City's proposed budget includes additional police raises, increased employee 401K matches - Salisbury Post

June 2, 2021

By Natalie Anderson
natalie.anderson@salisburypost.com

SALISBURY — City council members informally agreed Tuesday to move forward with allocating an additional $480,000 from the 2021-22 general fund for more police salary raises and increased 401K matches for city employees.

City Manager Lane Bailey is proposing an approximate $47 million budget for the 2021-22 fiscal year, which begins July 1. Since the city saw a nearly $1.5 million surplus in the current fiscal year, council members have directed Bailey to move forward with allocating the savings to balance the budget and include a number of additional priorities not previously funded.

Currently, the general fund is budgeted $1.37 million higher than the current fiscal year. A total of $45.64 million was adopted for 2020-21, while $47 million is proposed for 2021-22. Most of the increase is attributed to police and public works pay increases, special projects within the Planning Department and Development Services such as the Neighborhood/Downtown Revitalization program, streetscape amenities and roof and HVAC projects.

The proposed budget includes 5% pay increases for sworn police officers and 5% to 15% raises for certain public works positions. On Tuesday, Bailey proposed an additional 1.5% raise for sworn officers, which amounts to $92,183. Additionally, he has proposed $258,000 be used in a “special projects” fund to further evaluate recruiting and retention issues among other departments.

The budget now includes an additional $130,189 from the general fund to cover a 1% increase in the city’s match to all employees’ 401K accounts, except for sworn officers. The increase would raise the match from 3% to 4%, which amounts to $4,622 in the stormwater fund, $47,145 in the water and sewer fund and $5,071 in the transit fund.

Bailey said his proposed budget will not require a property tax rate increase, keeping it at 71.96 cents per $100 in property valuation. However, the budget includes a 2% increase in water and sewer prices, which would increase the average bill for a customer using 4,000 gallons by $1.16, as well as a $1.15 increase in residential curbside collection with one waste container and one recycling container. A proposed 8-cent increase to stormwater fees is intended to offset inflation. The stormwater fee increase also would provide funds for stormwater projects to reduce flooding and pollution to maintain compliance with the existing National Pollutant Discharge Elimination System (NPDES) permit.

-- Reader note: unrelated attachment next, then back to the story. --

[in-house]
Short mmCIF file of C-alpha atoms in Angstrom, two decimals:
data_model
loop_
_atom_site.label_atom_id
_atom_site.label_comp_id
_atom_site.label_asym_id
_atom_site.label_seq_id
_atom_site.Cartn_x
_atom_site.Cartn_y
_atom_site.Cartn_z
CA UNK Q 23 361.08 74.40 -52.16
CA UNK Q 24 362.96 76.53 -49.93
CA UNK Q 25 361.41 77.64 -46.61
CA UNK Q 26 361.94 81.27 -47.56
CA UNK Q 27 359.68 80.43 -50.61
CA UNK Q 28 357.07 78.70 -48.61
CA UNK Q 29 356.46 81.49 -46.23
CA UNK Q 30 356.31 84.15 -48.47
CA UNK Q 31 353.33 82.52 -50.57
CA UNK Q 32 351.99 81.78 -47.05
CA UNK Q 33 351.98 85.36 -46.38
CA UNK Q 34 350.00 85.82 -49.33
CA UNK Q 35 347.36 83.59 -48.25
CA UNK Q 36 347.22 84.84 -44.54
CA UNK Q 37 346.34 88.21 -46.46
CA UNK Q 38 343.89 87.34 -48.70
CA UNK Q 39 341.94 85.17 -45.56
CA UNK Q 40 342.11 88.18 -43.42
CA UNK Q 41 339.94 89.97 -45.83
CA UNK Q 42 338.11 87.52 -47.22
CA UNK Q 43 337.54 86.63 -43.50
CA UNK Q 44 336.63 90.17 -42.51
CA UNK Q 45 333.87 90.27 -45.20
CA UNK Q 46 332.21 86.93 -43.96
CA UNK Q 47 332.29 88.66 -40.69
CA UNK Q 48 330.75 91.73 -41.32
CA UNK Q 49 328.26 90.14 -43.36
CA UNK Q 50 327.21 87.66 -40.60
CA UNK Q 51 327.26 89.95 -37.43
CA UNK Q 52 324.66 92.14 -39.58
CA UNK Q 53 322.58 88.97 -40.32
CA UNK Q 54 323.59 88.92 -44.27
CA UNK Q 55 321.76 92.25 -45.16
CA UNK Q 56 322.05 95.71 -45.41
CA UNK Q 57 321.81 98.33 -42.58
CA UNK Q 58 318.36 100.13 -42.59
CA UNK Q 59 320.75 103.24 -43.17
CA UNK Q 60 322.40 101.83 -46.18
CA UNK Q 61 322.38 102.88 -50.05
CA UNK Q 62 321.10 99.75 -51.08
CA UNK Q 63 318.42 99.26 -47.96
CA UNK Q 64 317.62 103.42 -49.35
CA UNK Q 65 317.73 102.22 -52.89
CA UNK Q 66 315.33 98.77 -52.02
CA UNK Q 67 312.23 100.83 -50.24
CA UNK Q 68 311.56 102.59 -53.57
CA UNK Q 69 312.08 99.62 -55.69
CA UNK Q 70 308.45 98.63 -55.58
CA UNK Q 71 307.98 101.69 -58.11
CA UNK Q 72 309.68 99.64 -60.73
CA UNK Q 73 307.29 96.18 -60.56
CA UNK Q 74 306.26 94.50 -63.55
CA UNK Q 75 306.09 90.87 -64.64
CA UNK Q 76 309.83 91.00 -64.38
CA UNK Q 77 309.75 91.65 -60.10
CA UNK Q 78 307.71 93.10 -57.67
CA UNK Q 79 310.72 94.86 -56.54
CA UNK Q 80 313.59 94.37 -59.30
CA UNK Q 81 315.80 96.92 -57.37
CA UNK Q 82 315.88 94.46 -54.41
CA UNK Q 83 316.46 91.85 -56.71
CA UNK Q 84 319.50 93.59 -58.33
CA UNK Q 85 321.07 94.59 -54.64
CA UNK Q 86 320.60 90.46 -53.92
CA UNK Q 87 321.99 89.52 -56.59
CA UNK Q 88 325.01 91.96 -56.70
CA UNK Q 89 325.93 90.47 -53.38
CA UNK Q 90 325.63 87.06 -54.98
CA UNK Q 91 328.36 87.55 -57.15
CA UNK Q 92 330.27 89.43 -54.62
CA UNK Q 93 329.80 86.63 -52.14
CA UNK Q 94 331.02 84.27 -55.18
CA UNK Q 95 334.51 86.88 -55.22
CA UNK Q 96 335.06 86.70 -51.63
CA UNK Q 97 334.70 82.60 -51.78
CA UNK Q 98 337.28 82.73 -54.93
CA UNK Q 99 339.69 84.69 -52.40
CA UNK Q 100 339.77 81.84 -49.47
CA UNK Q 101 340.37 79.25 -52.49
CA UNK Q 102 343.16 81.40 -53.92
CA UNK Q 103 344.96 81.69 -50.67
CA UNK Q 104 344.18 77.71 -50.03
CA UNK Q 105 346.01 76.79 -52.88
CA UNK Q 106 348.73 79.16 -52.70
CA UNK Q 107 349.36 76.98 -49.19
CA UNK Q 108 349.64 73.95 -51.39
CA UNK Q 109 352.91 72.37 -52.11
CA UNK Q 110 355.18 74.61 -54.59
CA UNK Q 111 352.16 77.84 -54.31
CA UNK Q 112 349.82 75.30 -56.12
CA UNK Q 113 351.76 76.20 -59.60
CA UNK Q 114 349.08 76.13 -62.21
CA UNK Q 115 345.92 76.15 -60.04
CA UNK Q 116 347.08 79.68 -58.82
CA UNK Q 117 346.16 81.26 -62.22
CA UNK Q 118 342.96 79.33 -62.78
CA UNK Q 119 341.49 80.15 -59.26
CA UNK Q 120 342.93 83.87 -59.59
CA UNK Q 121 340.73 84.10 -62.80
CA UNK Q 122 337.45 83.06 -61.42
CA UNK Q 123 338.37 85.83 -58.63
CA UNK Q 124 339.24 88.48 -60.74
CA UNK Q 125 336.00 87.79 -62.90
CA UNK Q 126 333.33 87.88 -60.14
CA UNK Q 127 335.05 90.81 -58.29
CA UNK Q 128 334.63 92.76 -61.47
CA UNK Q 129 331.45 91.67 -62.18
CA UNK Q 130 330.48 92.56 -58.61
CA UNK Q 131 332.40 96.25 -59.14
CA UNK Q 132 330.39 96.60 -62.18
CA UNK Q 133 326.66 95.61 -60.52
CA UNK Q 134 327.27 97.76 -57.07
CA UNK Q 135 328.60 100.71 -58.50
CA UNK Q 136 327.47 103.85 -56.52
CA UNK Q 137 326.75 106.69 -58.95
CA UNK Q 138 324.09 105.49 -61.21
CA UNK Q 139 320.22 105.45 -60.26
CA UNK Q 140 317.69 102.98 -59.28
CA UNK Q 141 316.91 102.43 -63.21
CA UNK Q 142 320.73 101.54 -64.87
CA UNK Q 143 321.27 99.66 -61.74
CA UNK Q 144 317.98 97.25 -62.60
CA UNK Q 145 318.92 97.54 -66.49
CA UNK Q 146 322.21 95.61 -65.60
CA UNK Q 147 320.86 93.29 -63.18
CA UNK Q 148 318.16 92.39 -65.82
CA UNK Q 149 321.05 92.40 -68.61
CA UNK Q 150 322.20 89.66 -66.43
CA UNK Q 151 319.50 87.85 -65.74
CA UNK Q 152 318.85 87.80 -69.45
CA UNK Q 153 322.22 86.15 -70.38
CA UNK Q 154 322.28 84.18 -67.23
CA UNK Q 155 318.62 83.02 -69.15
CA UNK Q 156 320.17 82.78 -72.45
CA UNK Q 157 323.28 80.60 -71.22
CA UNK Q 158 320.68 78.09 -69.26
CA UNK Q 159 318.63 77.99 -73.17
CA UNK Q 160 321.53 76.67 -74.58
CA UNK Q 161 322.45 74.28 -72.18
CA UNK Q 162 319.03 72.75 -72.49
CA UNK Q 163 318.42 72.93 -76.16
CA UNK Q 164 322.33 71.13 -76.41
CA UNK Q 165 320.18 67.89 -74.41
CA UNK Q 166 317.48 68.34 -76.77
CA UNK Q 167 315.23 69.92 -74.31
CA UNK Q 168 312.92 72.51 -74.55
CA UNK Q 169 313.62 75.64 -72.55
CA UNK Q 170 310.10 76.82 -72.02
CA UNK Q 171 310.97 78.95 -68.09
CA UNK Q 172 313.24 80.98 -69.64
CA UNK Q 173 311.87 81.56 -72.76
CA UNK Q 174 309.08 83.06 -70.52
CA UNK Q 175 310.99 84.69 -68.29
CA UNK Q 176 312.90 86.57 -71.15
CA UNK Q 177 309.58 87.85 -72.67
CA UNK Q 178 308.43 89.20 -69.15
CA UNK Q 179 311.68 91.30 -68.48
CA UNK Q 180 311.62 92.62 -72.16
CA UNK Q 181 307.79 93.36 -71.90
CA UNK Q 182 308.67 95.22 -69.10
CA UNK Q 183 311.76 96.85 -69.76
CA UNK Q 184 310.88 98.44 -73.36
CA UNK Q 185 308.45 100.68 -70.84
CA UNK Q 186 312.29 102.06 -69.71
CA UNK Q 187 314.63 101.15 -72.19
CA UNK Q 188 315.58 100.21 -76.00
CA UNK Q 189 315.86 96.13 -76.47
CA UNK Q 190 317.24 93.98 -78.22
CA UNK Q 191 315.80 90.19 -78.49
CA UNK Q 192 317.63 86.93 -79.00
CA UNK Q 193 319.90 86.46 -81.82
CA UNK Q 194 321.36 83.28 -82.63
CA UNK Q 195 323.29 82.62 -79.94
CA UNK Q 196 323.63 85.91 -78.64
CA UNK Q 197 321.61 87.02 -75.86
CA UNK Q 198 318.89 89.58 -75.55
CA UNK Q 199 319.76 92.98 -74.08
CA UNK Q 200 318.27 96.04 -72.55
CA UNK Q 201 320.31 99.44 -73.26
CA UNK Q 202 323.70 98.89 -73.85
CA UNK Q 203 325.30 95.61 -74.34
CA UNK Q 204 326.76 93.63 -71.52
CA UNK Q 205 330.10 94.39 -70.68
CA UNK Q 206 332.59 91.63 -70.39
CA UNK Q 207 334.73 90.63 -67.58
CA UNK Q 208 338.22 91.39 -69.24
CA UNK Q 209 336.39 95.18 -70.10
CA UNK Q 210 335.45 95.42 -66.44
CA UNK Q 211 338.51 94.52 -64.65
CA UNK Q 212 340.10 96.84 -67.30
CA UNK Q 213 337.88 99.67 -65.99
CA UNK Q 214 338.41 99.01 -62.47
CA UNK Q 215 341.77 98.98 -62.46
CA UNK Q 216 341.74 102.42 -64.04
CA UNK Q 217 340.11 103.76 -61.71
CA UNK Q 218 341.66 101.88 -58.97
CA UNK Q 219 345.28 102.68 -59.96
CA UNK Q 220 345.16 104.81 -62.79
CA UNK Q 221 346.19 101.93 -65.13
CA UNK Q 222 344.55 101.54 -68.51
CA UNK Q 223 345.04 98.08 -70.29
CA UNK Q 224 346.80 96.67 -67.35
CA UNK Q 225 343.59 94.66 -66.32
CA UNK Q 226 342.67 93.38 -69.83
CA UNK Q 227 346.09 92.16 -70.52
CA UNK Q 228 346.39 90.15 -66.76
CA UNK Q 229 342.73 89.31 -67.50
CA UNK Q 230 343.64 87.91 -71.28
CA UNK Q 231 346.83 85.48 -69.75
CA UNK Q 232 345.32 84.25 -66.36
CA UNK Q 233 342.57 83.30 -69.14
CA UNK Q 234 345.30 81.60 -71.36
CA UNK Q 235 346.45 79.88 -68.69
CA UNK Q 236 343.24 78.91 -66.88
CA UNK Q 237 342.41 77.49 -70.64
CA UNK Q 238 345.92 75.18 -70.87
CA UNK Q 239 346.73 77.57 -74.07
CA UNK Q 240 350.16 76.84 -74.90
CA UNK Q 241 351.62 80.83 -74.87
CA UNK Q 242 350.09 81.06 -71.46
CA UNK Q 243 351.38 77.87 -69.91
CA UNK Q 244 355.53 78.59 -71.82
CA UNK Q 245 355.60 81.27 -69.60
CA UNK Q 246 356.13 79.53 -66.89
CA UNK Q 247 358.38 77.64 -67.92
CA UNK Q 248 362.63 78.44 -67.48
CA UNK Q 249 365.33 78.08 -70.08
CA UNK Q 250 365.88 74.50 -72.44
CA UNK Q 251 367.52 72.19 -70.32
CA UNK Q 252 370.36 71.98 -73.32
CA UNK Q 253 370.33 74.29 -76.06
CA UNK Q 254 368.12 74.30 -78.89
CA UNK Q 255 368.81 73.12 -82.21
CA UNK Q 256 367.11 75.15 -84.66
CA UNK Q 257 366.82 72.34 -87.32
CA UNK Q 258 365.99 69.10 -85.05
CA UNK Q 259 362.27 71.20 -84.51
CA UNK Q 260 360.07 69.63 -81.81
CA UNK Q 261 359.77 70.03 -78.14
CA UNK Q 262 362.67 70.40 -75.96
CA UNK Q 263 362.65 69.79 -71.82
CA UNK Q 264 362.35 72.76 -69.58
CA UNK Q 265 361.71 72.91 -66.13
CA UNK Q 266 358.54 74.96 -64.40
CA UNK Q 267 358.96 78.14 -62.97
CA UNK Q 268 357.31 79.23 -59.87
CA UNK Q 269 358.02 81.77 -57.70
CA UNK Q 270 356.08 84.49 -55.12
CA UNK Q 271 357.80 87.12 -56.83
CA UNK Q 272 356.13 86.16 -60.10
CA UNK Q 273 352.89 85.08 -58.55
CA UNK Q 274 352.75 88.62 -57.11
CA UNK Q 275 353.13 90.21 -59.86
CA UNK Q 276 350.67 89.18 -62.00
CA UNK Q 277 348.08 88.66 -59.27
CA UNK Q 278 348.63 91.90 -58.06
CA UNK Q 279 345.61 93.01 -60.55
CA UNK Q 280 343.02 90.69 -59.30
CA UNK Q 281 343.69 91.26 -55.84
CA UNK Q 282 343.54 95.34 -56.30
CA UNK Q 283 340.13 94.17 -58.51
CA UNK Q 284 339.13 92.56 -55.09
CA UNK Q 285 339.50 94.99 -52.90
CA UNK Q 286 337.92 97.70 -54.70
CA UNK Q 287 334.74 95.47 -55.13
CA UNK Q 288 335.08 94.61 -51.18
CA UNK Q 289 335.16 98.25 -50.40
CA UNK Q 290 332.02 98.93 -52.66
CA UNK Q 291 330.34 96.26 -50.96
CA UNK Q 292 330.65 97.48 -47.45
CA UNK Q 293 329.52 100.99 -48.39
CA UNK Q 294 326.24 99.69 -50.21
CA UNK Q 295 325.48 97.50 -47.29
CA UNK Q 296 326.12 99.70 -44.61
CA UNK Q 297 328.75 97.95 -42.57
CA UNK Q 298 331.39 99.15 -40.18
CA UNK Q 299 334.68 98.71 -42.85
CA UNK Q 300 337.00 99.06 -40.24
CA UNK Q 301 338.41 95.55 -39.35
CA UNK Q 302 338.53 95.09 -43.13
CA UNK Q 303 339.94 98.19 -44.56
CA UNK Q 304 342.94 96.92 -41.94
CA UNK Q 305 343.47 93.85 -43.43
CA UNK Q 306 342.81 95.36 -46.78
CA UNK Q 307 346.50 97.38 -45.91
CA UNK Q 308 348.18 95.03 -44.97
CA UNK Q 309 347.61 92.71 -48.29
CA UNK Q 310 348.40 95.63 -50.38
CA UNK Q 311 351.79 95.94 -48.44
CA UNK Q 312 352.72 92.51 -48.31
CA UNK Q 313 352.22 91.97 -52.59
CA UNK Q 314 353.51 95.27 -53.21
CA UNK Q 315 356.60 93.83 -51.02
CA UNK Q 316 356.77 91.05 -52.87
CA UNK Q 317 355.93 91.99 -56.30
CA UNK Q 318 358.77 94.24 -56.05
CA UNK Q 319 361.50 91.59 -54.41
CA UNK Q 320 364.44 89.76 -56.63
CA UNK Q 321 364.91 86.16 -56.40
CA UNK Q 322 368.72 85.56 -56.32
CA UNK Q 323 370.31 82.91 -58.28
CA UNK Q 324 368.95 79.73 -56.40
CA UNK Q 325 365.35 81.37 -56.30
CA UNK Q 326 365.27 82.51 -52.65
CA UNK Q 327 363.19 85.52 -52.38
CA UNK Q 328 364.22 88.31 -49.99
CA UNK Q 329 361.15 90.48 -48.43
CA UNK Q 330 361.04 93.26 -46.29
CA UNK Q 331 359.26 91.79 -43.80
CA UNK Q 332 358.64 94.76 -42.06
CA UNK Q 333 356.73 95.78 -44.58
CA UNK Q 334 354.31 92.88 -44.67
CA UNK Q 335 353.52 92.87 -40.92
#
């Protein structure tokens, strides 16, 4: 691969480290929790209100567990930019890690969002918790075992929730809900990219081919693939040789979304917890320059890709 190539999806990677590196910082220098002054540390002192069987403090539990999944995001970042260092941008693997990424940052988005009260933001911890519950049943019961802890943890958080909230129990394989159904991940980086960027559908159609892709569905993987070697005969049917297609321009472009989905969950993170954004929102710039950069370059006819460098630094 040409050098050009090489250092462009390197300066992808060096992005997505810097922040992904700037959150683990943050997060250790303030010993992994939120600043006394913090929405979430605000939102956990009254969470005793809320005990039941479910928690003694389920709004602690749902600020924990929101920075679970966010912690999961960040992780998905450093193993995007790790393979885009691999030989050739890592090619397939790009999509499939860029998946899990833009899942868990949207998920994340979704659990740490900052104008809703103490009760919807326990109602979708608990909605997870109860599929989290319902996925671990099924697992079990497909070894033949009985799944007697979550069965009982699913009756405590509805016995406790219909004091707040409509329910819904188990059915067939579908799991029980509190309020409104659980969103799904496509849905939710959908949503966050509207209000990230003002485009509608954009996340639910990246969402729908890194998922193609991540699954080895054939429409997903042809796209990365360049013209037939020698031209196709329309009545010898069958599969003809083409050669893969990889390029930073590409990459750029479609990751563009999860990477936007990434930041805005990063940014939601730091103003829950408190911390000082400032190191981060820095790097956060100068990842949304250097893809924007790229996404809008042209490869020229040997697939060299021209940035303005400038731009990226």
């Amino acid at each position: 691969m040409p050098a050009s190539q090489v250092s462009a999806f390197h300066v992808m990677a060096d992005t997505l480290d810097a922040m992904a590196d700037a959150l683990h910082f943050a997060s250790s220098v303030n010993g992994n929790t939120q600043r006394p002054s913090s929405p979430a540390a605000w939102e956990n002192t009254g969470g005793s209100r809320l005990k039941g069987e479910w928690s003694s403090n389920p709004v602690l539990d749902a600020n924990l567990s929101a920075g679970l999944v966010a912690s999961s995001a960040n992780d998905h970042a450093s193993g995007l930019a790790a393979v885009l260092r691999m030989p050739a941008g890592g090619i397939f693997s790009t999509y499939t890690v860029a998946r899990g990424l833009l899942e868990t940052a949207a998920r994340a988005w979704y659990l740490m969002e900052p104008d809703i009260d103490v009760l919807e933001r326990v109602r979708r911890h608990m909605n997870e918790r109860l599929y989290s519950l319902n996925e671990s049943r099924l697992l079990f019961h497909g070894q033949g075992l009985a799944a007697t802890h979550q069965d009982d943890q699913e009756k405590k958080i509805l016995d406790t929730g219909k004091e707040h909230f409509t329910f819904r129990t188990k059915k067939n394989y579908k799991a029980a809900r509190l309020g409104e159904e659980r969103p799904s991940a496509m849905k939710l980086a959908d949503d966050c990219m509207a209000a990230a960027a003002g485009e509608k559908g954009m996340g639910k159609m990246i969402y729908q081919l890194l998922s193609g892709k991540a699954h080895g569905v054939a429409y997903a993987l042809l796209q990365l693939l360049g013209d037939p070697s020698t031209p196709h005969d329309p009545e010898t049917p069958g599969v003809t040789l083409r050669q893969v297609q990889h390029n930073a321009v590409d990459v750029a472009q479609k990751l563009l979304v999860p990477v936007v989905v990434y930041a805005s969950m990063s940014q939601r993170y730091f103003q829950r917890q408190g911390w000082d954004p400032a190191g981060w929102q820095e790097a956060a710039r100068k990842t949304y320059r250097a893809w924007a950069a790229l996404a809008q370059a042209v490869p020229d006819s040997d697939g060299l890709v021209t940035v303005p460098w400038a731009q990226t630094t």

Council member Tamara Sheffield said she has “very big concerns” with the council’s decision to move forward with the stormwater and water/sewer rate increases. And though she’s happy to see Bell Tower Green Park near completion, the fees associated with renting the park for events is “ridiculous.”

“The great part about that is we’ll be able to walk through it and enjoy it, but no one of a certain means will be able to rent it or use it because the fees,” Sheffield said. “I think the word I wrote outside of the fees for the Bell Tower Green (is) ‘ridiculous.’”

She encouraged the public to review the fee schedule, which begins on page 237 of the proposed budget.

During a May 18 meeting, council members directed Bailey to look into the possibility of refinancing its fiber-optic network debt, which is managed by Fibrant. About $19.5 million in debt remains, and the city is set to pay off that debt in 2029.

But Bailey said refinancing is likely to be frowned upon by the Local Government Commission. Instead, he has proposed $500,000 be pulled from the general fund balance each fiscal year after 2021-22 to help offset the debt and pay it off quicker. That approach accomplishes the same goal with refinancing, which was to save up to $4 million and reduce debt by about 20%, freeing up more money in future fiscal years.

“I think it accomplishes the same thing, which is relief for the tax base,” council member Brian Miller said. “It doesn’t give you all of the savings right off the bat, but it’s better than not doing it at all.”

Mayor Karen Alexander added the city having authority to formally make that decision each fiscal year prevents the potential for penalties that could have incurred due to prepayments after refinancing, the cost of refinancing and involving the LGC. And with the looming potential for inflation, Bailey said a new rate for the debt is “a roll of the dice.”